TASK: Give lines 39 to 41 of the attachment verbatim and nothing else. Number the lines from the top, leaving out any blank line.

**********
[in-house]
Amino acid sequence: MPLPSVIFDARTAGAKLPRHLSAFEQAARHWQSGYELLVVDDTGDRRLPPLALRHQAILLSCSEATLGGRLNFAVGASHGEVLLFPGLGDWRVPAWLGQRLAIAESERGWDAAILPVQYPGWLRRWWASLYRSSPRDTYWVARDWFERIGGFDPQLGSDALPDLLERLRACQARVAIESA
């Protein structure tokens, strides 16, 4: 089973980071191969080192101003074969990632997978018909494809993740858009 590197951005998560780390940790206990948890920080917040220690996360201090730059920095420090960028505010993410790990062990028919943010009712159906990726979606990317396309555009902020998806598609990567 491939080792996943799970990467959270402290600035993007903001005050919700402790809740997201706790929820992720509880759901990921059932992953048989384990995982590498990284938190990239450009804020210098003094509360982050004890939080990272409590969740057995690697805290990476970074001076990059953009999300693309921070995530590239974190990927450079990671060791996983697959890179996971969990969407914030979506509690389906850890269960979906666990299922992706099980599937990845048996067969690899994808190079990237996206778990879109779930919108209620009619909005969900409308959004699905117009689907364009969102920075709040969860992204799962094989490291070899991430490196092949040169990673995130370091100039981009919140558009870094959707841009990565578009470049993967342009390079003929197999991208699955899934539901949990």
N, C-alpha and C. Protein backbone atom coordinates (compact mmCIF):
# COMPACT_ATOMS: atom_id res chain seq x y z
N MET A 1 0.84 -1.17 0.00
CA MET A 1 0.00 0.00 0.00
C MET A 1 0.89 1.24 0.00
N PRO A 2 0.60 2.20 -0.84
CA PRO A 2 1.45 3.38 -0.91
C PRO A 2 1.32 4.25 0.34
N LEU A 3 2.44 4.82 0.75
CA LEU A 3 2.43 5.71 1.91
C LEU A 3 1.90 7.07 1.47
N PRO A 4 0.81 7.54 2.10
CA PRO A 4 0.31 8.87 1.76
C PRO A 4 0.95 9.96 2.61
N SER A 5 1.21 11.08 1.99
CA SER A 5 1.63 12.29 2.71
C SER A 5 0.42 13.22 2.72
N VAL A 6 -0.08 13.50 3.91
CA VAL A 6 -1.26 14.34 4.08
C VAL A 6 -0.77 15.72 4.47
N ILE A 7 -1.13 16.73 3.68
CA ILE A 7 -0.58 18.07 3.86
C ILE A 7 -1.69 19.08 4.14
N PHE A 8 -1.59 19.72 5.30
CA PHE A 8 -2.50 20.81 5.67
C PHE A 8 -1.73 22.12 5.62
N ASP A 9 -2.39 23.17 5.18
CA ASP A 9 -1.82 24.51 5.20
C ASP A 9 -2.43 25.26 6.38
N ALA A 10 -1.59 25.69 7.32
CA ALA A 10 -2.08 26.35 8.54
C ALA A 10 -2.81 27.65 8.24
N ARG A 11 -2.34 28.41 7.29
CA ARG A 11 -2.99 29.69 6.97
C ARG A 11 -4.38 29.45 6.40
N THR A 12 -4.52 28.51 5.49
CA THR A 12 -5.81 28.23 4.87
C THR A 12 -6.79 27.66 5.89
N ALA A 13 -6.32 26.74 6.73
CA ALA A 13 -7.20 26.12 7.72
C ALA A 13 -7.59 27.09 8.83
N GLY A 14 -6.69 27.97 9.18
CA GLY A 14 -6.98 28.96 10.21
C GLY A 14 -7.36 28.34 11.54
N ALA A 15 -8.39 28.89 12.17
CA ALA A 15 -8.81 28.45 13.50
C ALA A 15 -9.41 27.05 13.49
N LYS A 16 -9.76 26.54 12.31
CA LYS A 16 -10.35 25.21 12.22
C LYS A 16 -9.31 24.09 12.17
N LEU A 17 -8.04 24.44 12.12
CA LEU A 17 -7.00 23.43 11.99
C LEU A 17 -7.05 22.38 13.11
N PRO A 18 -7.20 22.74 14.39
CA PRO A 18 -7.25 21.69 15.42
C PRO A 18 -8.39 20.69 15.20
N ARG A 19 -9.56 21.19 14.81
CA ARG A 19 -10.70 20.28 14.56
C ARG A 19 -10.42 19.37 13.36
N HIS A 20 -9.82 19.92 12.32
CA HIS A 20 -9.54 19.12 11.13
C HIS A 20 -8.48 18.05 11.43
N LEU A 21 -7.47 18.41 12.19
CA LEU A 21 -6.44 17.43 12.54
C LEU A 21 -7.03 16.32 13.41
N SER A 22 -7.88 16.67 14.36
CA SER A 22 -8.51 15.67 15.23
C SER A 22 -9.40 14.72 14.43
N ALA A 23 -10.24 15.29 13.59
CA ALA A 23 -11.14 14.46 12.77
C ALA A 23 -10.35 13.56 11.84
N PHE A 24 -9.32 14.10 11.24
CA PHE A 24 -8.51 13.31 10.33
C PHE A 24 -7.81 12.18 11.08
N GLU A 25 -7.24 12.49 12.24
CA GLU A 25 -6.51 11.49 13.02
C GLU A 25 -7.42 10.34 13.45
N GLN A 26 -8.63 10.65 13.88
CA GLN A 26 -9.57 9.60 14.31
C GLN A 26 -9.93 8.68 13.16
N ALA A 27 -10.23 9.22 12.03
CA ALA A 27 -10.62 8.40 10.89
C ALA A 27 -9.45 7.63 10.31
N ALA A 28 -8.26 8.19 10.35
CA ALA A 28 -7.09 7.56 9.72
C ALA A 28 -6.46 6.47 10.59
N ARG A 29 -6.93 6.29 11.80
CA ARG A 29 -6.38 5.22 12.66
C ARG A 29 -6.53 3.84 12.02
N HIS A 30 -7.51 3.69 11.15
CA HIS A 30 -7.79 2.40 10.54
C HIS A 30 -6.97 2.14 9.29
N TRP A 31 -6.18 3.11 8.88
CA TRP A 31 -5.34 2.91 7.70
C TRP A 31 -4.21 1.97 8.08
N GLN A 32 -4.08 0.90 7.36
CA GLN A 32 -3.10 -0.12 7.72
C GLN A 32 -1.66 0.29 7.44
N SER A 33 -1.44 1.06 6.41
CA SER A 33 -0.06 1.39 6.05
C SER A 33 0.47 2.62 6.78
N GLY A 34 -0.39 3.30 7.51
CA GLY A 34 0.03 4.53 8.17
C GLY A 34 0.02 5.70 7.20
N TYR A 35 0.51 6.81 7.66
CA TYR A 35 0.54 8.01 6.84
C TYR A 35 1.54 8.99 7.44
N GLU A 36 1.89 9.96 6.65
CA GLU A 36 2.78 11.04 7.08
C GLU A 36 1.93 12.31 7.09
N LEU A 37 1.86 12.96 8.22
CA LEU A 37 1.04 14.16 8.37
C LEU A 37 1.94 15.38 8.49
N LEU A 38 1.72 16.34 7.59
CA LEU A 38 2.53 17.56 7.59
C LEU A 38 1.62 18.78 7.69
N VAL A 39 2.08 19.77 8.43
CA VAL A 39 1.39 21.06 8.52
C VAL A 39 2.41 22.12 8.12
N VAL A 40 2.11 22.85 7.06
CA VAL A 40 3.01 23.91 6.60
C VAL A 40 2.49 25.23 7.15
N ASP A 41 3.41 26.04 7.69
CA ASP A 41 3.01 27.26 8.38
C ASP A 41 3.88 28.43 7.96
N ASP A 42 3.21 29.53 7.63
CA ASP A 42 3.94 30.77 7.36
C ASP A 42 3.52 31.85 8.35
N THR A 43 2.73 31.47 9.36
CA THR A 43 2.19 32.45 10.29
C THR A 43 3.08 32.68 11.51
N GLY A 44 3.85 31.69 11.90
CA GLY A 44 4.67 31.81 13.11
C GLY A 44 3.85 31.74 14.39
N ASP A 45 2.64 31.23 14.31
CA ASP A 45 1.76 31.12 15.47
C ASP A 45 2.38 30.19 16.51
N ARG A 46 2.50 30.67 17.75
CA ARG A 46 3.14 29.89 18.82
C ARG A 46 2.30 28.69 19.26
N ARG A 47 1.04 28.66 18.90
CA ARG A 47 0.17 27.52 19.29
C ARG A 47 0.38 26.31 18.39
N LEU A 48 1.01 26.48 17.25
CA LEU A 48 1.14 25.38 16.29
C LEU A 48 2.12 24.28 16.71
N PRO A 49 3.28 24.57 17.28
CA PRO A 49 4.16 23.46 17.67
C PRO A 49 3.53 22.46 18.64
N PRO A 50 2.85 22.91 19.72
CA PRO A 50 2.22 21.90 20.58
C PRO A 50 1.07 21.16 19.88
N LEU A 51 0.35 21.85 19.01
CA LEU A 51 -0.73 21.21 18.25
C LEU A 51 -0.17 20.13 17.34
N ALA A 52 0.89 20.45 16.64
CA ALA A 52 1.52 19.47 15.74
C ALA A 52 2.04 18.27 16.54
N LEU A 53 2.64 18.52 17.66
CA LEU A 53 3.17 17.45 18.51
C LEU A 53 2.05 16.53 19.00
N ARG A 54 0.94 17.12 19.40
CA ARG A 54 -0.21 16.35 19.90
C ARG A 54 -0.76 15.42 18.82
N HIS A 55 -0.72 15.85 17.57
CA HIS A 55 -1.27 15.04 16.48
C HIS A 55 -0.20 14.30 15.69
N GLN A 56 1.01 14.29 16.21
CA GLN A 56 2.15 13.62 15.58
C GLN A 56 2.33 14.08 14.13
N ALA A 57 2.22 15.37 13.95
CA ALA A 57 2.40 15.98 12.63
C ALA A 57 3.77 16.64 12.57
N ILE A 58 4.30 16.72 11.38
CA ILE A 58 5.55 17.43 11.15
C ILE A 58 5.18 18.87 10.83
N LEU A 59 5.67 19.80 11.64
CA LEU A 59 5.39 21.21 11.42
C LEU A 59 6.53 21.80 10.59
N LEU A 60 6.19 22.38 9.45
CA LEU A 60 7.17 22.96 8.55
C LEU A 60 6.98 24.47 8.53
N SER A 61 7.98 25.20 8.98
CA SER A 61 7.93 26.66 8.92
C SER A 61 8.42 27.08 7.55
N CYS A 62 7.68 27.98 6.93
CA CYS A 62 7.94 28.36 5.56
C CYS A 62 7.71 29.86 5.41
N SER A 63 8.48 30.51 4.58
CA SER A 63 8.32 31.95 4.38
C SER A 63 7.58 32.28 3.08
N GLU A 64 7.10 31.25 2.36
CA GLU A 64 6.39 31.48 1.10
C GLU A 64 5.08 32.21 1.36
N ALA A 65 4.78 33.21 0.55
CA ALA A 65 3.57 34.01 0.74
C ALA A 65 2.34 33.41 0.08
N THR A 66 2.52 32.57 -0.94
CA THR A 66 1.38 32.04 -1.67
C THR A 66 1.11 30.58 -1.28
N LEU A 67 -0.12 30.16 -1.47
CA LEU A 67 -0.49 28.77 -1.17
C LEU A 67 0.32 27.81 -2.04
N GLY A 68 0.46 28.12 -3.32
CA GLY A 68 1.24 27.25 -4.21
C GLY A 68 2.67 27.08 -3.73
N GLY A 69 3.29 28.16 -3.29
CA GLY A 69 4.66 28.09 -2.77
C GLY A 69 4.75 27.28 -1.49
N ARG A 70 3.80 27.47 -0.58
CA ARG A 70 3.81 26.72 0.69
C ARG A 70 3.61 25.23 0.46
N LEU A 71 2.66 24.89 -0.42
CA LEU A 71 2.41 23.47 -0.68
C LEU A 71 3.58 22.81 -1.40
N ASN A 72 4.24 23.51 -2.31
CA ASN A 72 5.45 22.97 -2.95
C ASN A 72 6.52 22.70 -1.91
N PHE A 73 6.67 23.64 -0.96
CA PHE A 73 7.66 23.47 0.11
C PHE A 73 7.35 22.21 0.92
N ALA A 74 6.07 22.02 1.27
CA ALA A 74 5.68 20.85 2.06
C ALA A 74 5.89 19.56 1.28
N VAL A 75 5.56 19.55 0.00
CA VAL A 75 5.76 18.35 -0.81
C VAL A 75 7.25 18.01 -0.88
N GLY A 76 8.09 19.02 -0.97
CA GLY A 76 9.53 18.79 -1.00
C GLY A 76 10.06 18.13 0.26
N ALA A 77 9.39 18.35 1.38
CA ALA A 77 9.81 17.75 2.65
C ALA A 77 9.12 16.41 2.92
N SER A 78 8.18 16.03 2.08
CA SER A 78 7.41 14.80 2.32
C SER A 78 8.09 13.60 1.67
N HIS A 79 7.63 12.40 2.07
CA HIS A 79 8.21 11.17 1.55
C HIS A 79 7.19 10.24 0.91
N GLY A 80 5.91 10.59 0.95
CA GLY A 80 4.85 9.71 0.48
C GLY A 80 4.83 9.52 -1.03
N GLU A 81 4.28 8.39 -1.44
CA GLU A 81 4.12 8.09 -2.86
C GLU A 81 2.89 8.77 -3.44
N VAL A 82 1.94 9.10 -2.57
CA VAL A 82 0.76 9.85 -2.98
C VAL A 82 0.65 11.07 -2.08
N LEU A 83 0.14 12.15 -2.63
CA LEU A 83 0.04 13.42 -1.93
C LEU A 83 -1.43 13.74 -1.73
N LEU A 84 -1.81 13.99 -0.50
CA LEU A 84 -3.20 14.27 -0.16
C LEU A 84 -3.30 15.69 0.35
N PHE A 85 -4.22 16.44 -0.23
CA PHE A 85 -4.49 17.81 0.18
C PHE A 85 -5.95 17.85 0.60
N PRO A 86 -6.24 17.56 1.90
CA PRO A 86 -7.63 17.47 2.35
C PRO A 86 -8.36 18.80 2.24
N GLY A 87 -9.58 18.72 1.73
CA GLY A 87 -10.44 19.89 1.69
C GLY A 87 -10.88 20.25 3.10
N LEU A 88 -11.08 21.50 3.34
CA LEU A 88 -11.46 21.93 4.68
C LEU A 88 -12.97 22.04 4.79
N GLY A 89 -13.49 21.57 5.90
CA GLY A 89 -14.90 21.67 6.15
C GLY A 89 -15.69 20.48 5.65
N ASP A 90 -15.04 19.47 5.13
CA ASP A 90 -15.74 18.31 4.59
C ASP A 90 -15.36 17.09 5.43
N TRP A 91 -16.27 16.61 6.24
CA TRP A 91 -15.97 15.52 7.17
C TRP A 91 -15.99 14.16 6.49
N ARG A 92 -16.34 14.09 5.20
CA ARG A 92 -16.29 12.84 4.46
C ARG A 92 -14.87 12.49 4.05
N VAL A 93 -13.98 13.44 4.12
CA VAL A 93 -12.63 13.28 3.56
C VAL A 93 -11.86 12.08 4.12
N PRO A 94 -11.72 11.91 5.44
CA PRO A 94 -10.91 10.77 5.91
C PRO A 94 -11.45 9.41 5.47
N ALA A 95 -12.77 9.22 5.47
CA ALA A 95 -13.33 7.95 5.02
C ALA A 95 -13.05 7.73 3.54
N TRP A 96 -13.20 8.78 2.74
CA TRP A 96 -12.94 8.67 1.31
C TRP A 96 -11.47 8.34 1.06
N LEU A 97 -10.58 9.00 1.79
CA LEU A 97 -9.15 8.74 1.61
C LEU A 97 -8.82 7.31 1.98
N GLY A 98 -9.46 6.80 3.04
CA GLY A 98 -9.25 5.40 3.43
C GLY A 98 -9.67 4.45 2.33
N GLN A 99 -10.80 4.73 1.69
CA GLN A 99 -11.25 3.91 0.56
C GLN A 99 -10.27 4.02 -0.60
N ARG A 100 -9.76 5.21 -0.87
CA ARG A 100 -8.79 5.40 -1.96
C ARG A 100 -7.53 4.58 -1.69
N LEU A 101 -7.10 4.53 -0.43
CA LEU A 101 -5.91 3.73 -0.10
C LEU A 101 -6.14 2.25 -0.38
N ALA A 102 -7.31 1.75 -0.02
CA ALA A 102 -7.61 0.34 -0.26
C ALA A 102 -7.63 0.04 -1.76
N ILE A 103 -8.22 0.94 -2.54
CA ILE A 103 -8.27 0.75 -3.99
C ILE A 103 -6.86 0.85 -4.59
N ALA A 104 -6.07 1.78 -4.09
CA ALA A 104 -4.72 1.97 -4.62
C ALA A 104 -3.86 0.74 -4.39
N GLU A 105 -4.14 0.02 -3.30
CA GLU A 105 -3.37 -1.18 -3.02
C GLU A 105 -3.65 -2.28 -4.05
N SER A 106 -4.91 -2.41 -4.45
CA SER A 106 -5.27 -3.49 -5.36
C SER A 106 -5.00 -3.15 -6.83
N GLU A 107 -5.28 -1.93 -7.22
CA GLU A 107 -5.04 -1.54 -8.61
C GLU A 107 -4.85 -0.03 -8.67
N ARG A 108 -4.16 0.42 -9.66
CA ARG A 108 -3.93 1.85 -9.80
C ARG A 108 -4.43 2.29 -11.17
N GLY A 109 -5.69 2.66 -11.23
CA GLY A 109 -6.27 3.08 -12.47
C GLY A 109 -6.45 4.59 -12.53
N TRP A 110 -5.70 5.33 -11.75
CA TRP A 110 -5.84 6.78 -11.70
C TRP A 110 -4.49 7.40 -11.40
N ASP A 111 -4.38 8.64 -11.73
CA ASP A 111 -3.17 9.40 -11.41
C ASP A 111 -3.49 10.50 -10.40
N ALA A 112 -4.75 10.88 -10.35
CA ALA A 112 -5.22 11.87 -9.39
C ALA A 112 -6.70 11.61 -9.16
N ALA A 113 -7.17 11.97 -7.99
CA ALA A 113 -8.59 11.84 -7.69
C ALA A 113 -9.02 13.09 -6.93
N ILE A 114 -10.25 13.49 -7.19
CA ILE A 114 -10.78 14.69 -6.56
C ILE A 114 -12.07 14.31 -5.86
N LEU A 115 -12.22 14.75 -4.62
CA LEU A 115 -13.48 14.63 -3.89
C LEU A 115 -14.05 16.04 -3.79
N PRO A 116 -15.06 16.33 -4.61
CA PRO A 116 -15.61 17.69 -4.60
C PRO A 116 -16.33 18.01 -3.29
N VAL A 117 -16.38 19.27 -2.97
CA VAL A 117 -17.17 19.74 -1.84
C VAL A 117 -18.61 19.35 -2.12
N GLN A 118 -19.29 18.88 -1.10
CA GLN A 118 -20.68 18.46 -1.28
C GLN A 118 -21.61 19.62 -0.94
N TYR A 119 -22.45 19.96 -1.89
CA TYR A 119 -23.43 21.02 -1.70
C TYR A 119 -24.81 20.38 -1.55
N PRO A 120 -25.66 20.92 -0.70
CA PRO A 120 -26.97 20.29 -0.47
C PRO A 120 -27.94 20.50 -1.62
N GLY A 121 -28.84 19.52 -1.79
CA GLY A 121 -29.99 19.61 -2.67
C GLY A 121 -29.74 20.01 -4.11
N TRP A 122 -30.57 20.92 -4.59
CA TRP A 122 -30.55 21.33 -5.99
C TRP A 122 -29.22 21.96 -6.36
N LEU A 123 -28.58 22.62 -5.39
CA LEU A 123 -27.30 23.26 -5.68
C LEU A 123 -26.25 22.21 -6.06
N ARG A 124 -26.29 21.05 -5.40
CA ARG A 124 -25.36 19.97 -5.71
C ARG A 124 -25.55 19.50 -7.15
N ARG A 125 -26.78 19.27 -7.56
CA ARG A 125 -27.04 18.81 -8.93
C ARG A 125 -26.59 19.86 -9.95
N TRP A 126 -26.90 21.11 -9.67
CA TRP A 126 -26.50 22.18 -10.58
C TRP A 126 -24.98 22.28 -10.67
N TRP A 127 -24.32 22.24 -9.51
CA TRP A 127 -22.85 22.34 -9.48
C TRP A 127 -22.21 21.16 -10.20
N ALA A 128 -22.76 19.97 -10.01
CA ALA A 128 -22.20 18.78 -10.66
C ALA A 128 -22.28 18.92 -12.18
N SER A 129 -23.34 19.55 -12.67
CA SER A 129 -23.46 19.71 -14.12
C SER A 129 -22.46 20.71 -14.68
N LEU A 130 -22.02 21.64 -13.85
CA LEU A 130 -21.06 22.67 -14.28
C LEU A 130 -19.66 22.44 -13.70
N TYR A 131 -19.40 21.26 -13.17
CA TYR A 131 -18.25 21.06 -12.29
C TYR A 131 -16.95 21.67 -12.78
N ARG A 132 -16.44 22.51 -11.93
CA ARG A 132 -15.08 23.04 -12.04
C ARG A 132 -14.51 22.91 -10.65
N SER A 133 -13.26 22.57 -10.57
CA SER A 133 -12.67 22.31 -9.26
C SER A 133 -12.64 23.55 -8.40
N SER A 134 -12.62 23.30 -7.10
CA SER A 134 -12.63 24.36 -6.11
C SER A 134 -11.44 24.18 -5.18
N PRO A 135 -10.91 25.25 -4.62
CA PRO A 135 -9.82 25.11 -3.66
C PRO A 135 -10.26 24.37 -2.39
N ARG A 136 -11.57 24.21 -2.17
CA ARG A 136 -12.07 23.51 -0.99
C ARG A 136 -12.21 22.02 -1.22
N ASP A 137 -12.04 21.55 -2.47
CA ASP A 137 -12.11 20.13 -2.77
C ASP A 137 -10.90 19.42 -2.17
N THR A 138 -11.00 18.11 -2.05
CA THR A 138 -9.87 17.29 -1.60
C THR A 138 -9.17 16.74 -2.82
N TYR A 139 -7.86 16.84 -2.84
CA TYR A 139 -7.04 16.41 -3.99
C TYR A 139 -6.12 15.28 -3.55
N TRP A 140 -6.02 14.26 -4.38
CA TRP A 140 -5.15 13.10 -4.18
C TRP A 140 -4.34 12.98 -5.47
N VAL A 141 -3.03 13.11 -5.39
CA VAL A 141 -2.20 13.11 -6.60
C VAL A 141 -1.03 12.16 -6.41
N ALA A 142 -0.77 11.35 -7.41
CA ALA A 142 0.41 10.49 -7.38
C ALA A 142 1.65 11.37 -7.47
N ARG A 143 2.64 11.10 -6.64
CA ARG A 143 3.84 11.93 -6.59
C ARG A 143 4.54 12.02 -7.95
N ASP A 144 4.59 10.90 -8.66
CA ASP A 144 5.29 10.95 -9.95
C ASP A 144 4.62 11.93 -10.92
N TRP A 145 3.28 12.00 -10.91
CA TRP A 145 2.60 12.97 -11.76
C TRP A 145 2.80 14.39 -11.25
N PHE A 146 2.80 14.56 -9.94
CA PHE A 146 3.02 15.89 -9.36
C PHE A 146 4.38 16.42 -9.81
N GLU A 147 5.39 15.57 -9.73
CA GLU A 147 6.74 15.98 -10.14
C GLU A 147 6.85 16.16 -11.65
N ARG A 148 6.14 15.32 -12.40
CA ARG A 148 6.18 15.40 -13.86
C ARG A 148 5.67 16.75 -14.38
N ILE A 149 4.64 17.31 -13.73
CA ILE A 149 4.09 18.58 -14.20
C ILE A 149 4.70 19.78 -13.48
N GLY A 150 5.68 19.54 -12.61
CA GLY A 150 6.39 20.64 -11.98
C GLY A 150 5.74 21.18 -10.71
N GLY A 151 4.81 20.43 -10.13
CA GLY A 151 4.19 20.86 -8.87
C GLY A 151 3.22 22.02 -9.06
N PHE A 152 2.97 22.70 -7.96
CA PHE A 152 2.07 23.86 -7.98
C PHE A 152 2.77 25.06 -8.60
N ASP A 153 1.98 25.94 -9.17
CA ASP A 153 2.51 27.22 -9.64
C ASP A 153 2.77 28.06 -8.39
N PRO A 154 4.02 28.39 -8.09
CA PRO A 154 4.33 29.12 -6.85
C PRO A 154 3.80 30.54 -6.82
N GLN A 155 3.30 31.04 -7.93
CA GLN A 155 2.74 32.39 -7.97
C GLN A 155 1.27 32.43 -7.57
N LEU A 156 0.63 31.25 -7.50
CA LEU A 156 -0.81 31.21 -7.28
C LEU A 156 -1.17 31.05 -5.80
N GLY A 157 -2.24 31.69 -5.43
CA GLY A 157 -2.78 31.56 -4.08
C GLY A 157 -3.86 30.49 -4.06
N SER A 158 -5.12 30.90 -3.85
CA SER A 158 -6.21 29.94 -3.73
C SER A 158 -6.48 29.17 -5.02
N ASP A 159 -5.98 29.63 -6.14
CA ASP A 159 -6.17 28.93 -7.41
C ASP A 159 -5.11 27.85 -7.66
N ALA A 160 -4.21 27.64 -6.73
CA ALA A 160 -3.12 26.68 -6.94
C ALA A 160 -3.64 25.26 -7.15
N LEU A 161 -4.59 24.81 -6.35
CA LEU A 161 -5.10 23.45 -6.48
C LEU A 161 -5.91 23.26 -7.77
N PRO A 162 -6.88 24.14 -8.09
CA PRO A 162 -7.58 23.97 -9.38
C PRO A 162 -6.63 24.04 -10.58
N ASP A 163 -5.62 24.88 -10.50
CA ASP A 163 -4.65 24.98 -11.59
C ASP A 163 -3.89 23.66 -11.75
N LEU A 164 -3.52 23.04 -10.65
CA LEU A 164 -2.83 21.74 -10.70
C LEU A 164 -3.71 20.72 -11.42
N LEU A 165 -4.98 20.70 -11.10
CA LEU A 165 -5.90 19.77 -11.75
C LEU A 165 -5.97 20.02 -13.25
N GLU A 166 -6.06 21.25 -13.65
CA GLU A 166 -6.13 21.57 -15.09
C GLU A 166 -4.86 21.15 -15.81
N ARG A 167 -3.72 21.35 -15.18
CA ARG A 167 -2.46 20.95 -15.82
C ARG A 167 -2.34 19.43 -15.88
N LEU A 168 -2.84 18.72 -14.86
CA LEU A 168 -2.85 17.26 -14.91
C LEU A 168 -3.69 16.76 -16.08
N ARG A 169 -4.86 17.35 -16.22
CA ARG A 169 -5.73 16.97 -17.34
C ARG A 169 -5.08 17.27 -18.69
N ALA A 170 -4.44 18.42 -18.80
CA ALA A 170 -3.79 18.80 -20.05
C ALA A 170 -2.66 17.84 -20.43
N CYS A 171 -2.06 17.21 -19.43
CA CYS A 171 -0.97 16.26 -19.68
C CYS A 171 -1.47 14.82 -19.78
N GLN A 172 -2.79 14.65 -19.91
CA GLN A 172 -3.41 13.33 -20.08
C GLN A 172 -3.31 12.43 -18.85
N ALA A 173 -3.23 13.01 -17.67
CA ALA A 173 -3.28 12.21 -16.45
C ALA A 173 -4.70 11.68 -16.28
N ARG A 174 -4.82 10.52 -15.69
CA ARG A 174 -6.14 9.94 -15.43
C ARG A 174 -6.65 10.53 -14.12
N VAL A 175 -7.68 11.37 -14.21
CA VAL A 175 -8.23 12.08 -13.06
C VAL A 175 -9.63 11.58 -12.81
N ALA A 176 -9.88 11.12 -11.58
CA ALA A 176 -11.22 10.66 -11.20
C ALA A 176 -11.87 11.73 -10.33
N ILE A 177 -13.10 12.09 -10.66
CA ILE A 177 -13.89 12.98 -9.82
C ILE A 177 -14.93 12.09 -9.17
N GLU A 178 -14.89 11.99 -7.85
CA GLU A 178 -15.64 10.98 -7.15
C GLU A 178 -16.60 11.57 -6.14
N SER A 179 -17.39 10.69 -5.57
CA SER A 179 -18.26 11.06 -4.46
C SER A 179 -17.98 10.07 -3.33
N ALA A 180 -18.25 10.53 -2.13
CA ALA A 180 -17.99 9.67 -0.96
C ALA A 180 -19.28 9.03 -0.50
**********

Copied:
N THR A 12 -4.52 28.51 5.49
CA THR A 12 -5.81 28.23 4.87
C THR A 12 -6.79 27.66 5.89